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This psalm is the elaboration of the last call of the previous psalm: the “LORD my rock and my Redeemer” (Psa 19:14). After God’s testimonies in the life of a believer in Psalm 18 and in creation and the law or the Word of God in Psalm 19, this psalm gives us another testimony that God gives about Himself. Here we have God’s testimony concerning His Son.
This testimony comes from the mouth of the subjects of God’s anointed king, David, in whom we see a picture of the Lord Jesus. They wish David all the help and blessing of the LORD, Yahweh, to prevail in the wars he must fight. Like Psalm 2, Psalm 20 and Psalm 21 are kingly psalms.
Psalm 20 and Psalm 21 are closely connected. In Psalm 20 the king is the representative of the LORD and in Psalm 21 he is the representative of the people. Psalm 20 is an intercession, Psalm 21 is a song of thanksgiving. Psalm 20 is full of expectation and Psalm 21 is full of joy.
Psalm 20 beautifully expresses the solidarity between the people and their king. The reason is that they are both involved in seeking the favor of God. The people recognize in the anointed king the envoy of God by whom He wants to give His favor to His people. He represents God to the people. At the same time, he represents the people to God, which is further highlighted in the following psalm. What the king does for God is imputed to the whole people.
The historical reason for this prayer is not clear. This psalm has been adapted by the Holy Spirit to apply prophetically as much as possible to the Lord Jesus (cf. Acts 2:25-32; Psa 16:8-9). The picture here is not of a king with a mighty army, but of a king who, like David against Goliath, goes alone against the enemy. Thus, the Lord Jesus will fight the battle against the enemy alone (Rev 19:15; Isa 63:3) and gain the victory. This victory is based on the offering He brought on the cross. He is the King-Priest Who both achieves the victory and has brought the offerings to God.
Here in David we see another picture of God’s anointed King, the Messiah Jesus, who is also Yahweh Himself. No one but He is able to exercise God’s kingship in a way that the kingship fully responds to Who God is. It is a kingship that is exercised utterly righteously. In the process, all wickedness, the unbelieving mass, is judged. The result is that the righteous, the faithful remnant, are redeemed and enjoy the blessing of the realm of peace.
Wishes for the King
For “for the choir director” (Psa 20:1a) see at Psalm 4:1.
For “a Psalm of David” see at Psalm 3:1.
The psalm begins with “answer” and “in the day of trouble” (Psa 20:1b) and ends with “answer” and “in the day we call” (Psa 20:9). We can think of this psalm as a prayer of the people for the king as he goes to war. It is a prayer made in the form of a wish for the king – which we see from the word “may”, which is used over and over again. The king is addressed here by his people.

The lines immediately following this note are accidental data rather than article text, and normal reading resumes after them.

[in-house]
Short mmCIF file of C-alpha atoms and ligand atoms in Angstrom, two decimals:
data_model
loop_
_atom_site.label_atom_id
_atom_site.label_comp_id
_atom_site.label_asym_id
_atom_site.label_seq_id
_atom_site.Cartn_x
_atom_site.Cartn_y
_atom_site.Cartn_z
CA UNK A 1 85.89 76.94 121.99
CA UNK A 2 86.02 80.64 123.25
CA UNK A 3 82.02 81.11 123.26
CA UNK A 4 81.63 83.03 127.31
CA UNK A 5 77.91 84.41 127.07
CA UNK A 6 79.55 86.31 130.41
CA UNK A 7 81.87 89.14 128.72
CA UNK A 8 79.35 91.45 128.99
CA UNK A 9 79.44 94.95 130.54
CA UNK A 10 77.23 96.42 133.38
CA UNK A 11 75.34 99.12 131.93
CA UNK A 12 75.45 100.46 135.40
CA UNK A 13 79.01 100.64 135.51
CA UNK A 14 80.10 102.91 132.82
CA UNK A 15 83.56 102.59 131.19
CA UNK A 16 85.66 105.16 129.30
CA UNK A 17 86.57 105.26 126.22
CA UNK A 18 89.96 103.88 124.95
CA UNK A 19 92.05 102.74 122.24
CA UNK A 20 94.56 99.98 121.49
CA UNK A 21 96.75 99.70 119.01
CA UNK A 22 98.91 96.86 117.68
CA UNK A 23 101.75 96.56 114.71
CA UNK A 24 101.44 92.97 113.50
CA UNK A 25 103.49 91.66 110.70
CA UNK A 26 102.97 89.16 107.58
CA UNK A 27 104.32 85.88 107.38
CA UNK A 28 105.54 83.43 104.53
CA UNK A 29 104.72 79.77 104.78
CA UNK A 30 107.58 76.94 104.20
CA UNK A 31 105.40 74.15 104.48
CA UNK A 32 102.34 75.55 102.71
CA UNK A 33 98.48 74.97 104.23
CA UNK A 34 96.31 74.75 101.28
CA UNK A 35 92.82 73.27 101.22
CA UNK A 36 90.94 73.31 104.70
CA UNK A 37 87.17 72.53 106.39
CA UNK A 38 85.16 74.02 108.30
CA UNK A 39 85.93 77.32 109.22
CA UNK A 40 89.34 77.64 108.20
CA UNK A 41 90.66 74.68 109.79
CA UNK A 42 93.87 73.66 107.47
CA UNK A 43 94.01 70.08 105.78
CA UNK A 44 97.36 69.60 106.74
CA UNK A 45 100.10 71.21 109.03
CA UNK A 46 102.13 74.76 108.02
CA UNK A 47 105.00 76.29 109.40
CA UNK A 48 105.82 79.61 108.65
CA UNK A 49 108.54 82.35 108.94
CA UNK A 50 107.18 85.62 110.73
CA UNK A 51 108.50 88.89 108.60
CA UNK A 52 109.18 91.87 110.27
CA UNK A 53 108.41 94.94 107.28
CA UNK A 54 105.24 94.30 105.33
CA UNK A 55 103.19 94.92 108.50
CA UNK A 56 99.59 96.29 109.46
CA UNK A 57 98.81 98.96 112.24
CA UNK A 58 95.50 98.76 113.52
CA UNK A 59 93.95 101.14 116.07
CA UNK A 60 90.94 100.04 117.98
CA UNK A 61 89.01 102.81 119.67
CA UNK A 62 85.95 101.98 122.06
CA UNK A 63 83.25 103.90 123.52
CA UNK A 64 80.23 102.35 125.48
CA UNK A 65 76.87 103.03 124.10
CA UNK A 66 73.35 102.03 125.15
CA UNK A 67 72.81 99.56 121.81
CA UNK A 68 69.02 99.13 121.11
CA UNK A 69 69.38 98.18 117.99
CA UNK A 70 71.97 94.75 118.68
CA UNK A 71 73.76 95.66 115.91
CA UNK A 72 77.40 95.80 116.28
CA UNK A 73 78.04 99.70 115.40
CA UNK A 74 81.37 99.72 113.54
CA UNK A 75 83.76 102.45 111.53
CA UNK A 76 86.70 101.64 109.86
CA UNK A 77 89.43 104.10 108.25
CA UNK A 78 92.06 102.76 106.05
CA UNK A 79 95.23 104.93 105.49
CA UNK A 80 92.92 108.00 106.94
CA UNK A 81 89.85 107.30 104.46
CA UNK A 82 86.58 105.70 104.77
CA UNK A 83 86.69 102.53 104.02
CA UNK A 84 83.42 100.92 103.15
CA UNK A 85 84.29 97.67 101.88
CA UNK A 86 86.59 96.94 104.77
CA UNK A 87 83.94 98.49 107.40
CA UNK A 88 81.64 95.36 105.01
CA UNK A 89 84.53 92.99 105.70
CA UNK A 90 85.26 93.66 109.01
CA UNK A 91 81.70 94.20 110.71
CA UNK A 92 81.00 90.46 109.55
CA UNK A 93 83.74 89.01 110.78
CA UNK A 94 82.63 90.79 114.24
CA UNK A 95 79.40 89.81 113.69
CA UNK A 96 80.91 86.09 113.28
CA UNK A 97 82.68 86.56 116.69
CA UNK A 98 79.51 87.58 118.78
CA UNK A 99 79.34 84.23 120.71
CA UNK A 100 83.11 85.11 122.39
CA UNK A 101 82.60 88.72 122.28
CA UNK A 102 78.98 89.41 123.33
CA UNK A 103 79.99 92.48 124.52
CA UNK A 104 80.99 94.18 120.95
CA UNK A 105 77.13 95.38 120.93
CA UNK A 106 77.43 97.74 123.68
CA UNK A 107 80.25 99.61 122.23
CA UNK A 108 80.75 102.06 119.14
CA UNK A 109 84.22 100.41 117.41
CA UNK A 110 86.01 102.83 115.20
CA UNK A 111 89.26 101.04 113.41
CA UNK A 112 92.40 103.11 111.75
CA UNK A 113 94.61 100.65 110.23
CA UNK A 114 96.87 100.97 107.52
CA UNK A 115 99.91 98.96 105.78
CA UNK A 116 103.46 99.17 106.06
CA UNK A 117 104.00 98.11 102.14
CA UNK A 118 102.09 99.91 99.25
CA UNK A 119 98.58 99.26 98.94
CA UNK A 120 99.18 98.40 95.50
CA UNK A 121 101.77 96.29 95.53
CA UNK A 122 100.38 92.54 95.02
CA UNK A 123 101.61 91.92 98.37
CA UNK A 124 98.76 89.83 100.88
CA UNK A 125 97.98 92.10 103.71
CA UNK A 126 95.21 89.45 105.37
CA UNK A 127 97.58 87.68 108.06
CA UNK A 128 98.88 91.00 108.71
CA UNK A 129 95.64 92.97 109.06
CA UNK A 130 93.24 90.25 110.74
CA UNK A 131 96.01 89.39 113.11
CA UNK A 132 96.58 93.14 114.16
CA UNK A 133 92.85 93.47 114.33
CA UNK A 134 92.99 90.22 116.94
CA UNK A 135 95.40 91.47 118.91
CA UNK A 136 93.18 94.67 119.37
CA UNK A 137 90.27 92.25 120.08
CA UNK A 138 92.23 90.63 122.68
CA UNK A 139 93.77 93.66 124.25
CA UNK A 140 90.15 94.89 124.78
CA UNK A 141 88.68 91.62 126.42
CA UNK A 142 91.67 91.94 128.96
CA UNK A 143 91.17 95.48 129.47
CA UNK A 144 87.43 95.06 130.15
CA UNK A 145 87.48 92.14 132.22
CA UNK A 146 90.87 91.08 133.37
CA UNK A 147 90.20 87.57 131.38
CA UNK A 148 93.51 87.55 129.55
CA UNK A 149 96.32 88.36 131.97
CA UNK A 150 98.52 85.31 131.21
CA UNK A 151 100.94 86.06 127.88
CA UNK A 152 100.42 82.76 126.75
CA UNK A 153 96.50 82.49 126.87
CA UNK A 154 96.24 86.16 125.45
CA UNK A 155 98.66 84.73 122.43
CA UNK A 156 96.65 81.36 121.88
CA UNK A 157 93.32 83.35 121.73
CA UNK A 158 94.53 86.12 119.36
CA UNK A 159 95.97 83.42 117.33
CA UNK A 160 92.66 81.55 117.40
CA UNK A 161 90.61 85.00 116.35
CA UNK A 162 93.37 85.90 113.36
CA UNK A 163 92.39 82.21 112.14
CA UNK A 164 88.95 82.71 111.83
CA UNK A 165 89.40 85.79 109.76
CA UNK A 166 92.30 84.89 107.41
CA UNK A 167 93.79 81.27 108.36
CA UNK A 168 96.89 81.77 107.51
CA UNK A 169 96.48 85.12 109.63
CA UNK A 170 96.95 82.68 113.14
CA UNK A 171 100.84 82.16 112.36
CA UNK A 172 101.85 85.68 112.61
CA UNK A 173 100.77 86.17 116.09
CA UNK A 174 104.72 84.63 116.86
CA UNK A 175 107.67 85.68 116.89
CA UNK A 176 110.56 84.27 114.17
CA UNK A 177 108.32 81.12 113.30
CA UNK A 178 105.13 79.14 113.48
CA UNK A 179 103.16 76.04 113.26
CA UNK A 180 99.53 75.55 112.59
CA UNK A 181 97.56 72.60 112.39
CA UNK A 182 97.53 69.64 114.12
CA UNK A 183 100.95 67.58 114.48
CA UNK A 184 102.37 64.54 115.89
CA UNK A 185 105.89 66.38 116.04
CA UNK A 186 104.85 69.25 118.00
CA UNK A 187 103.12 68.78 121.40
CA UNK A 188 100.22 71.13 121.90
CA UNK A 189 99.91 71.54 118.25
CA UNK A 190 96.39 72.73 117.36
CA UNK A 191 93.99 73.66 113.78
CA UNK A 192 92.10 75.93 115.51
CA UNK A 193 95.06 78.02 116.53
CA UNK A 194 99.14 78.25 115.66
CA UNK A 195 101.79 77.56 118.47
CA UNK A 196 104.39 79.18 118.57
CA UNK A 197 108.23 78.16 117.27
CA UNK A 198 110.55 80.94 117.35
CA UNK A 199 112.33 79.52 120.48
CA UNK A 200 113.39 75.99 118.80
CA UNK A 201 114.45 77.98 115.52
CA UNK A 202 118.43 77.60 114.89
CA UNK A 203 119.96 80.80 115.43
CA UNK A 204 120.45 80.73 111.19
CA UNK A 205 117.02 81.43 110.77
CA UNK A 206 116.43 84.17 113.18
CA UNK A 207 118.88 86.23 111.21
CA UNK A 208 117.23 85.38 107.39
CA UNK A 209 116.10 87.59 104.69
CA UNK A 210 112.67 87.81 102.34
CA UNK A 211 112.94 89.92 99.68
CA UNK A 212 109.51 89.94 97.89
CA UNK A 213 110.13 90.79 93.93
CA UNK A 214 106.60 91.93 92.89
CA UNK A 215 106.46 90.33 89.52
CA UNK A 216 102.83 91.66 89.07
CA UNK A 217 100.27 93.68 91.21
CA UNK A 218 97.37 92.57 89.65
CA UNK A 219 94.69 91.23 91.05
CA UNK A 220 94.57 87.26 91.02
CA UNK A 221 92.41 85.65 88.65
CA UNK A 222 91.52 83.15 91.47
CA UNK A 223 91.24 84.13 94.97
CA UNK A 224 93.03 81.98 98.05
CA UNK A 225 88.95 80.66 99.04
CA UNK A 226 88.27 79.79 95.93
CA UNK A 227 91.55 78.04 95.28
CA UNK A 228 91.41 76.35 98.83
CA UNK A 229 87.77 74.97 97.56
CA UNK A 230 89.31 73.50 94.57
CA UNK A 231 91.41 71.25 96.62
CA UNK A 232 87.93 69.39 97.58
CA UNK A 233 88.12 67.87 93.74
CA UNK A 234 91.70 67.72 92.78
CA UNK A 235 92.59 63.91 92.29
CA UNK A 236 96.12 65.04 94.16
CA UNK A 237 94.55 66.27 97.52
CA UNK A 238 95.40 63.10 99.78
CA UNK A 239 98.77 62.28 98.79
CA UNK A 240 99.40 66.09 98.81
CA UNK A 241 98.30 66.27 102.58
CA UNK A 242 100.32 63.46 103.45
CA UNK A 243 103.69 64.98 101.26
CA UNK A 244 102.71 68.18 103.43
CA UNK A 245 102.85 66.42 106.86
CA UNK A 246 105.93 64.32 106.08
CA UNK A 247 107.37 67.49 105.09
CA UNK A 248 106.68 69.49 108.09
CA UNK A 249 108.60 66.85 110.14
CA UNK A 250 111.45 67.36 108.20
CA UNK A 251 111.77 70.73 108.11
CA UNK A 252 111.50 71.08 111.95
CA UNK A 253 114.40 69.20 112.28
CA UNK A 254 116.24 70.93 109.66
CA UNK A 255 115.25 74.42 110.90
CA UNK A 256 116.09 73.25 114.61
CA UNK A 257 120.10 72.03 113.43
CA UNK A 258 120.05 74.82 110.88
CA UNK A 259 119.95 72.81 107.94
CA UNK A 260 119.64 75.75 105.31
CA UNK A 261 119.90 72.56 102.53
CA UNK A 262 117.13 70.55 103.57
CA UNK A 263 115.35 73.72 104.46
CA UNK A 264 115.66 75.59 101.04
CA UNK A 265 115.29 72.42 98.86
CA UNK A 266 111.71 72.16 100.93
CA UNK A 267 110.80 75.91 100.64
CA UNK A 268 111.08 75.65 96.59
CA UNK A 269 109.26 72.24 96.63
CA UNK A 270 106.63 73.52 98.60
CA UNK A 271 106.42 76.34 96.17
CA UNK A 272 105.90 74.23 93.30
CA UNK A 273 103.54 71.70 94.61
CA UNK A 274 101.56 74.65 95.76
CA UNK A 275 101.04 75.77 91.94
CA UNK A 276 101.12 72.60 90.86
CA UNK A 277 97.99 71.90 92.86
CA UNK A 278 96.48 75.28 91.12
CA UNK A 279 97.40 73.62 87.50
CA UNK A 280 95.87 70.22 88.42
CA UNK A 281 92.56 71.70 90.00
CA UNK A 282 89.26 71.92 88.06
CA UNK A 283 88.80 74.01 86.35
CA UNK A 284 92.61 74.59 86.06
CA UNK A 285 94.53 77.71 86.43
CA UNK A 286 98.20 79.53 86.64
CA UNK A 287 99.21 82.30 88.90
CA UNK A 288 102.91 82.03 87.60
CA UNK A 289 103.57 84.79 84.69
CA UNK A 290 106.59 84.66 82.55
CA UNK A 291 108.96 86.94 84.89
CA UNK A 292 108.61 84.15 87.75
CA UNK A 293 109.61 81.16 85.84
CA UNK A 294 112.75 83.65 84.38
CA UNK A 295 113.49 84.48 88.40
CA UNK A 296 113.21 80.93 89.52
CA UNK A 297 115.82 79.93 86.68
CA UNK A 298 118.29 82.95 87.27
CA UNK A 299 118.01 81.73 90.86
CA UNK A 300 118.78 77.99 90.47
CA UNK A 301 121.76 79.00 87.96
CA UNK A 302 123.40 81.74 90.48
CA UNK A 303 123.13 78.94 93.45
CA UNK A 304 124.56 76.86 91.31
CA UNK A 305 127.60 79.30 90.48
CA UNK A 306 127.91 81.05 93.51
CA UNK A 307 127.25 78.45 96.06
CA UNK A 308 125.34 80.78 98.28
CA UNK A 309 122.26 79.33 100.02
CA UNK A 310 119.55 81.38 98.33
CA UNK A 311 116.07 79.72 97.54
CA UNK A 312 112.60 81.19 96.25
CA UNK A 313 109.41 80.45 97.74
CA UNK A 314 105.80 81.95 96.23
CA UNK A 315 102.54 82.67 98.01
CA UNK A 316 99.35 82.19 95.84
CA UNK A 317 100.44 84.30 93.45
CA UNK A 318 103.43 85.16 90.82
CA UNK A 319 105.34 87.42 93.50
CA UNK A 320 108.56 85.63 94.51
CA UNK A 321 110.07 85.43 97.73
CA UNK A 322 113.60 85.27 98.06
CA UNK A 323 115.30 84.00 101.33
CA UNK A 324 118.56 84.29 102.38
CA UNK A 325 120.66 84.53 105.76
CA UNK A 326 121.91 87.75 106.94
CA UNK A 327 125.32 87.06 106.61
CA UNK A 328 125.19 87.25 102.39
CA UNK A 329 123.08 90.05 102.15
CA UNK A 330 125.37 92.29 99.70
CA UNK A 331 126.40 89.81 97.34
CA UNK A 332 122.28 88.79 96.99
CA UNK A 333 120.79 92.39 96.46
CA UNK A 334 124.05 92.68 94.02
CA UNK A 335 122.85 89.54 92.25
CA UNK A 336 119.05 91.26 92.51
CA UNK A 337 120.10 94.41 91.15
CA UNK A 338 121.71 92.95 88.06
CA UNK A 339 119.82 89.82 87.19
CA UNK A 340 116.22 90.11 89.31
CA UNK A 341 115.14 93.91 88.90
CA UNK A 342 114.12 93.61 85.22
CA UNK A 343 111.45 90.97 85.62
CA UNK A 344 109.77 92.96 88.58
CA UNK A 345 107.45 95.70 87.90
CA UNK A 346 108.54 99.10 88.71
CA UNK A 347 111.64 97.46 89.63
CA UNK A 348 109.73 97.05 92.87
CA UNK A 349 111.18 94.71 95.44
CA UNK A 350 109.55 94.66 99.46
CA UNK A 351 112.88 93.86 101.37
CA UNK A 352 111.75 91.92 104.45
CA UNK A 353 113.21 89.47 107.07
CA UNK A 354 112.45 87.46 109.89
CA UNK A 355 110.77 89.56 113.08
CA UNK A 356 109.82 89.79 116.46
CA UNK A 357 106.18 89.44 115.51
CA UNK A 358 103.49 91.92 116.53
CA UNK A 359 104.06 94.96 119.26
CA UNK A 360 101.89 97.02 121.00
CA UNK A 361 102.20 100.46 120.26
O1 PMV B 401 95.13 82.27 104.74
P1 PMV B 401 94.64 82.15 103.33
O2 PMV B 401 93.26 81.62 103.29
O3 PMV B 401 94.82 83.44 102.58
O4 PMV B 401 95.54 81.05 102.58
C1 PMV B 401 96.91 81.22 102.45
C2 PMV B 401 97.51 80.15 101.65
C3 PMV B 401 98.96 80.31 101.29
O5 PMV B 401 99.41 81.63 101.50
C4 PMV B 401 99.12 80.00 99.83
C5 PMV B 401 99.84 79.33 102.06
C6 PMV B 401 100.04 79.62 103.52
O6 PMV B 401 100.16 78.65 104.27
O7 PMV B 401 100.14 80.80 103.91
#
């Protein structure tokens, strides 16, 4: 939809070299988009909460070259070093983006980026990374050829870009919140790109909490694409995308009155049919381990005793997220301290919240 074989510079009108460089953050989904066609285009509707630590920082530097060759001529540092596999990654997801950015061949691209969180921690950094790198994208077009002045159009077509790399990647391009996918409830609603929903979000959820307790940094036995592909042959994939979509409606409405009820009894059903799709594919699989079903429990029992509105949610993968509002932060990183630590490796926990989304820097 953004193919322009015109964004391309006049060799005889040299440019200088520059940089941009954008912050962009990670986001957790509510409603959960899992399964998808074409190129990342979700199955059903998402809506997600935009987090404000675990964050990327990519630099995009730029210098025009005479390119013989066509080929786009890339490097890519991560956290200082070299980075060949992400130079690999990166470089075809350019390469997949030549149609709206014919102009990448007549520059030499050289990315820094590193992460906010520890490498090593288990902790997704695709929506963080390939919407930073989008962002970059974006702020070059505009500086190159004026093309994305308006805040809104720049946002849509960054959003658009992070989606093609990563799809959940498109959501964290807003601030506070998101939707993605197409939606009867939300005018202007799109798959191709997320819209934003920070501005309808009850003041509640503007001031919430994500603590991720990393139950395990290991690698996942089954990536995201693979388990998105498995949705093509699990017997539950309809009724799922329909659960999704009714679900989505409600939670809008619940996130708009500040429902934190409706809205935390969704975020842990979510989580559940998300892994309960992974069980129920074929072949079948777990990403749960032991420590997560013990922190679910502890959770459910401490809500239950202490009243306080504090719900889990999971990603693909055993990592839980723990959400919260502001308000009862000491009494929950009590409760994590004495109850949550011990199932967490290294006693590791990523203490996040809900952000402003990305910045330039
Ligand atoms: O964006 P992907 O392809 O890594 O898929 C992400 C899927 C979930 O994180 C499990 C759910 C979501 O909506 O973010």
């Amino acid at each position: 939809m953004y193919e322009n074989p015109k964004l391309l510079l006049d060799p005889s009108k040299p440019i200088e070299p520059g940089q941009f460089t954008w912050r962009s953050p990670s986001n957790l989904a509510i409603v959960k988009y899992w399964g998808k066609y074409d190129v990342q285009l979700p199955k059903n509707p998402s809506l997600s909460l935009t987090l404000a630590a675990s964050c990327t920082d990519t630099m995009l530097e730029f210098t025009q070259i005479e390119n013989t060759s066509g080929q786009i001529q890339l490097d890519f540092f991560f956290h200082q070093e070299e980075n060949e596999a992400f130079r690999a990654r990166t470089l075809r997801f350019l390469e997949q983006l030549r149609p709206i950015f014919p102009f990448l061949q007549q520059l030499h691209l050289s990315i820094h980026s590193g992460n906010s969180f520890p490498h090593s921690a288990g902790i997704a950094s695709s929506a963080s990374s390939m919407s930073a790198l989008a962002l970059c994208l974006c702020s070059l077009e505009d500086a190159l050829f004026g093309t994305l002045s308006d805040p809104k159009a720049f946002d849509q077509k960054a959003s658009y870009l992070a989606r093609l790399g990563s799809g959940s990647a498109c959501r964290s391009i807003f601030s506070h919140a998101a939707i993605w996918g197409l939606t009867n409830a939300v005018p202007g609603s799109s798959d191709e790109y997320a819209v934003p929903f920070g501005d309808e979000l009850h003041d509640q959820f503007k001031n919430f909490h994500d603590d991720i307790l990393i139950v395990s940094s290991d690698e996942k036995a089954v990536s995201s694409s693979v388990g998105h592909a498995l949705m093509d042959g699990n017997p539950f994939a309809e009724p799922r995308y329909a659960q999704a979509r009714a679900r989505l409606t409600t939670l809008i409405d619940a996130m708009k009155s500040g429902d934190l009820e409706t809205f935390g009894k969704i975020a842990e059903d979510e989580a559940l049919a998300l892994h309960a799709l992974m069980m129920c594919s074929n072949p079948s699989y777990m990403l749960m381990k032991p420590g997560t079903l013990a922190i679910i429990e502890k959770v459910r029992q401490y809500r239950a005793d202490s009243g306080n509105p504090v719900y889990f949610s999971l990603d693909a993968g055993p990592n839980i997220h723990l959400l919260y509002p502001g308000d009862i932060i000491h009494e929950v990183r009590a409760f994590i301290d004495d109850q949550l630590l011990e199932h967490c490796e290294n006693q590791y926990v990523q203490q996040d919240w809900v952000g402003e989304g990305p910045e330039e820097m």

In the prophetic meaning, we hear here the faithful remnant speaking to the Messiah. They ask answering for Him “in the day of trouble” (Psa 20:1b). It shows the deep interest that there is in the heart of the God-fearing regarding Christ’s sorrow and suffering on earth. This prayer, this intercession, is laid by the Spirit of Christ in the heart of David as the representative of all who have waited for salvation, that is, the believing remnant.
All of Christ’s days on earth were days of trouble. He was a Man of sorrows (Isa 53:3). He had His own sorrows and He bore the sorrows of others (Isa 53:4). He was tempted by satan in the wilderness. He was continually harassed by the scribes and Pharisees and was grieved over the hardening of their hearts (Mk 3:5). He shed tears at the tomb of Lazarus because of the consequences of sin (Jn 11:35). His soul was greatly grieved at Gethsemane by the prospect of being made sin (Mk 14:33b-34).
When the remnant is in tribulation, they know that the Messiah is with them and intercedes for them. He has connected with them and knows their feelings and shares in them: “In all their affliction He was afflicted” (Isa 63:9). Therefore, they wish Him whatever serves for their deliverance. When they pray for an answer, it is through the Spirit of Christ praying in them.
Their wish and prayer is that “the name of the God of Jacob” will “set” Him “[securely] on high!” “On high” means a place that is unreachable by the enemy, a place where someone is ‘untouchable’. It is the high rock of Psalm 19 (Psa 19:14). The “name” of God (Num 6:27) is associated with the blessing and peace of God (Num 6:24-26). The “name of the God of Jacob” is LORD, Yahweh, “I AM WHO I AM” (Exo 3:13-14), the God of the promises.
Three times in this psalm the remnant appeals to “the name” (Psa 20:1b; 5; 7). Here is the first time. That God is “the God of Jacob” indicates that He will fulfill all the promises He has made to Jacob, despite the many times Jacob has been unfaithful. This is a great encouragement to the remnant who are also aware of their own unfaithfulness. It is also a great encouragement to us, who are also so often unfaithful, that God will fulfill all His promises. The place on high gives the assurance that no one can make His king or anyone of His own miss the fulfillment of His promises.
The wish or prayer for His protection indicates that the Lord Jesus is seen here as Man. Only as Man He can be associated with people. At the same time, He is and remains in His Person also the eternal God. He Who became Man is also the God of Jacob. We cannot fathom this mystery of His Person (Mt 11:27a), but we can accept, admire and worship it in faith. We encounter this mystery, which we have also seen before in Psalms, again and again. As Man, He is completely dependent on the help of God. He counts on that help in confidence. The remnant knows this through the Spirit of Christ working in them.
This also applies to the wish that help will be sent to Him “from the sanctuary” and that God will “support Him from Zion” (Psa 20:2). His help does not come from men, but from Zion, where He has made His Name dwell as an earthly representation of His heavenly dwelling place (Deu 12:5; Deu 14:23). God, by His help and support, shows His presence on behalf of His Anointed, His chosen King. In doing so, He at the same time shows His favor toward His people. Yahweh, the LORD, goes out before His people as in the days of old (Exo 15:13; 17).